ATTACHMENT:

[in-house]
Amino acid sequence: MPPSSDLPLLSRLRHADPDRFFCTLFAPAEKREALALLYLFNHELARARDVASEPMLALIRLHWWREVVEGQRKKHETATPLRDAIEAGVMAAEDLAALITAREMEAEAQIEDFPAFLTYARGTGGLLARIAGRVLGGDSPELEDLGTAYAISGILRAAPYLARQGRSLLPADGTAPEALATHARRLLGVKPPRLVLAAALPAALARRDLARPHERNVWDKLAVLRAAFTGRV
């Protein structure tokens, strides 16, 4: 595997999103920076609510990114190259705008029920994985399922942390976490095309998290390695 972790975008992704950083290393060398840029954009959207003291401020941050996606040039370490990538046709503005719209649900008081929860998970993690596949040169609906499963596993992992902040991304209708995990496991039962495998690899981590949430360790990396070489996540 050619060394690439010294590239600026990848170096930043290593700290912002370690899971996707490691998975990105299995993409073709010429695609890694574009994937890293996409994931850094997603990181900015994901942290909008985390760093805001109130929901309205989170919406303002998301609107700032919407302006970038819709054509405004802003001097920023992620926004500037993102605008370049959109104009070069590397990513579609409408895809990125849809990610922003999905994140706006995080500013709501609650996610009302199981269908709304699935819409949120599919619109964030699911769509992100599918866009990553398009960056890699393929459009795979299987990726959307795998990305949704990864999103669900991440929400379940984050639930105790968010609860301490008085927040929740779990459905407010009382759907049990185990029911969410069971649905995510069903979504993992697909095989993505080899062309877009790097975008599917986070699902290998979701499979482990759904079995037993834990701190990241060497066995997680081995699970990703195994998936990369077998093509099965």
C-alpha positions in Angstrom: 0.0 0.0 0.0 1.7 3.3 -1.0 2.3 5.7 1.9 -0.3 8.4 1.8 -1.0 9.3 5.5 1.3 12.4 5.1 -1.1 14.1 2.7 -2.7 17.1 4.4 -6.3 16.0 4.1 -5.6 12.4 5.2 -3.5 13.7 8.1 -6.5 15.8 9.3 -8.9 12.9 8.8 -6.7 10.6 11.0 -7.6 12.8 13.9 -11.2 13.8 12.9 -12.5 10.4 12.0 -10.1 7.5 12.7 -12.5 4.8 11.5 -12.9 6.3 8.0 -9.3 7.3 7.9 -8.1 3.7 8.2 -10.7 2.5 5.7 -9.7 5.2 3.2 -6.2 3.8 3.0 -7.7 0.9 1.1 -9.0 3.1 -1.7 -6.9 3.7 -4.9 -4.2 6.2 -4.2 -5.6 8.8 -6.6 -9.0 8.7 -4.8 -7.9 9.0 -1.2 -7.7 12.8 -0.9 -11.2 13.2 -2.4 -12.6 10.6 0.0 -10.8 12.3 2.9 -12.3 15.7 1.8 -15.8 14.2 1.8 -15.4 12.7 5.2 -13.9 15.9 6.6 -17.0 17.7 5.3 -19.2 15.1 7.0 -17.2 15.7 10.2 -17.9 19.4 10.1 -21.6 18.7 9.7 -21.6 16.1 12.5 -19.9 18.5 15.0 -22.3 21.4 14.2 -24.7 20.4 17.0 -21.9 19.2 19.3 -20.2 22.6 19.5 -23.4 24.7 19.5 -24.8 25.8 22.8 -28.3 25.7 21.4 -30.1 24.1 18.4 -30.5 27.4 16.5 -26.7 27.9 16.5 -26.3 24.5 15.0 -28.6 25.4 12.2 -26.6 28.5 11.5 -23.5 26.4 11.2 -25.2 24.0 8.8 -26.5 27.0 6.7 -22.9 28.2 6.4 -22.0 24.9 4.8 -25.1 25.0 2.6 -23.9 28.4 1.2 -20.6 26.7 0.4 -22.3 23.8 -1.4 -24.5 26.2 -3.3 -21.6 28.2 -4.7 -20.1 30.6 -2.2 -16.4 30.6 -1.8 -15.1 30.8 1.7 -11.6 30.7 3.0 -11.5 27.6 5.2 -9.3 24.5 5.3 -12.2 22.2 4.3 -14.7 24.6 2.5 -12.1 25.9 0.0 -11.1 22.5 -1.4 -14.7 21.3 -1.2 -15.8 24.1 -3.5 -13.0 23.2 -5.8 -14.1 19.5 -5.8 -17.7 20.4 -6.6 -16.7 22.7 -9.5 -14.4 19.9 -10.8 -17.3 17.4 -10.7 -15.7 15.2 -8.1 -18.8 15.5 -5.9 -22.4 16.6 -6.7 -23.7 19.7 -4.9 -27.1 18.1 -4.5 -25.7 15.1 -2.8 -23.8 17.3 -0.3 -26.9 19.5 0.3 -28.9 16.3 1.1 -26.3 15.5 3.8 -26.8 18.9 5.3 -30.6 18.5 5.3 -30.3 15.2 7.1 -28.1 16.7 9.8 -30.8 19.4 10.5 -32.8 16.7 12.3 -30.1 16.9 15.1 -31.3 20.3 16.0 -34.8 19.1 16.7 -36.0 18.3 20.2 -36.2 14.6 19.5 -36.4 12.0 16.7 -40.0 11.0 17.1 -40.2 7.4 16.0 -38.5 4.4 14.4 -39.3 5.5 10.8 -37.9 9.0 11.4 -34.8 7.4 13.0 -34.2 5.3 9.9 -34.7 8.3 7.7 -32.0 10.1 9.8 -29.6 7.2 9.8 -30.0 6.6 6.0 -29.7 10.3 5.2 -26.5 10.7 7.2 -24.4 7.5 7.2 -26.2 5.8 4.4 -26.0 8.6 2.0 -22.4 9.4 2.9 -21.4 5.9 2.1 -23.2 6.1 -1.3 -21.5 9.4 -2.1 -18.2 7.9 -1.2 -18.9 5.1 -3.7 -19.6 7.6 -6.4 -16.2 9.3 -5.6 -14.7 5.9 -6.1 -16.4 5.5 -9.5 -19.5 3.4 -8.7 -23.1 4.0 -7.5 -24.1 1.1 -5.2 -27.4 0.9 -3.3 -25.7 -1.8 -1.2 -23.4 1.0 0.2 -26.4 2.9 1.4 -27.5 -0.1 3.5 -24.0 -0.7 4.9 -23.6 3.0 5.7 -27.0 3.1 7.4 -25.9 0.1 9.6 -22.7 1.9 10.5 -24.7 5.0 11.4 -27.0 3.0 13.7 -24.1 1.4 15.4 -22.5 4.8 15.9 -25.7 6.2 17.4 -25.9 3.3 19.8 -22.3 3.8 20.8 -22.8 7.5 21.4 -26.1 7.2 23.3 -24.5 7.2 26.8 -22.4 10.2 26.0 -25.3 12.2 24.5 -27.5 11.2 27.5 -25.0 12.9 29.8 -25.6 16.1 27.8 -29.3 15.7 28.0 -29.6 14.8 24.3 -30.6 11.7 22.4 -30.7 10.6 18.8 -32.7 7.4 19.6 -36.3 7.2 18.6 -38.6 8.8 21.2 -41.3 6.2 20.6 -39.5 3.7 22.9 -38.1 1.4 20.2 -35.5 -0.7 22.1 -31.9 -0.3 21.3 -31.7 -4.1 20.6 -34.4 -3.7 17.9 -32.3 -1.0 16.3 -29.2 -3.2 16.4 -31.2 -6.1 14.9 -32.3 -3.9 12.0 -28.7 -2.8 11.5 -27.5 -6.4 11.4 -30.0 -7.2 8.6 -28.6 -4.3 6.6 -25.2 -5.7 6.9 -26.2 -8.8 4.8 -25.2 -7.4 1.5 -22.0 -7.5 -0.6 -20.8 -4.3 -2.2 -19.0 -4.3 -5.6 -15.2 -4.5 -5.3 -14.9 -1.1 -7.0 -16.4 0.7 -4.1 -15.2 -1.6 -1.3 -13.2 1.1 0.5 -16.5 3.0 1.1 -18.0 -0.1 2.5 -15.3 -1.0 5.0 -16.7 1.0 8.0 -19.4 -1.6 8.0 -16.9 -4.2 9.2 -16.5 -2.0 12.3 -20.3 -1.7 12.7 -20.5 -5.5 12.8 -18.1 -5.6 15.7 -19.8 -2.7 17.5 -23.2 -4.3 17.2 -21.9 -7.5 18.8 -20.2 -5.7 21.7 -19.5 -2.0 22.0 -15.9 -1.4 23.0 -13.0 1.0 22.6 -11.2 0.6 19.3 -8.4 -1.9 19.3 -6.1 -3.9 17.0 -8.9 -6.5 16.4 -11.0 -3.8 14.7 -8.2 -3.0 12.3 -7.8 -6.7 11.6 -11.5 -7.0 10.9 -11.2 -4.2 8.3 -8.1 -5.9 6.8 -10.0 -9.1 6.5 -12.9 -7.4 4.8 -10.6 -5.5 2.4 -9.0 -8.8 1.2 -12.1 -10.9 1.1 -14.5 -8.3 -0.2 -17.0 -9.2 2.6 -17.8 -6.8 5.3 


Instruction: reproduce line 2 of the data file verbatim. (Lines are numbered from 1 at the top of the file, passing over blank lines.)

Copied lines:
Amino acid sequence: MPPSSDLPLLSRLRHADPDRFFCTLFAPAEKREALALLYLFNHELARARDVASEPMLALIRLHWWREVVEGQRKKHETATPLRDAIEAGVMAAEDLAALITAREMEAEAQIEDFPAFLTYARGTGGLLARIAGRVLGGDSPELEDLGTAYAISGILRAAPYLARQGRSLLPADGTAPEALATHARRLLGVKPPRLVLAAALPAALARRDLARPHERNVWDKLAVLRAAFTGRV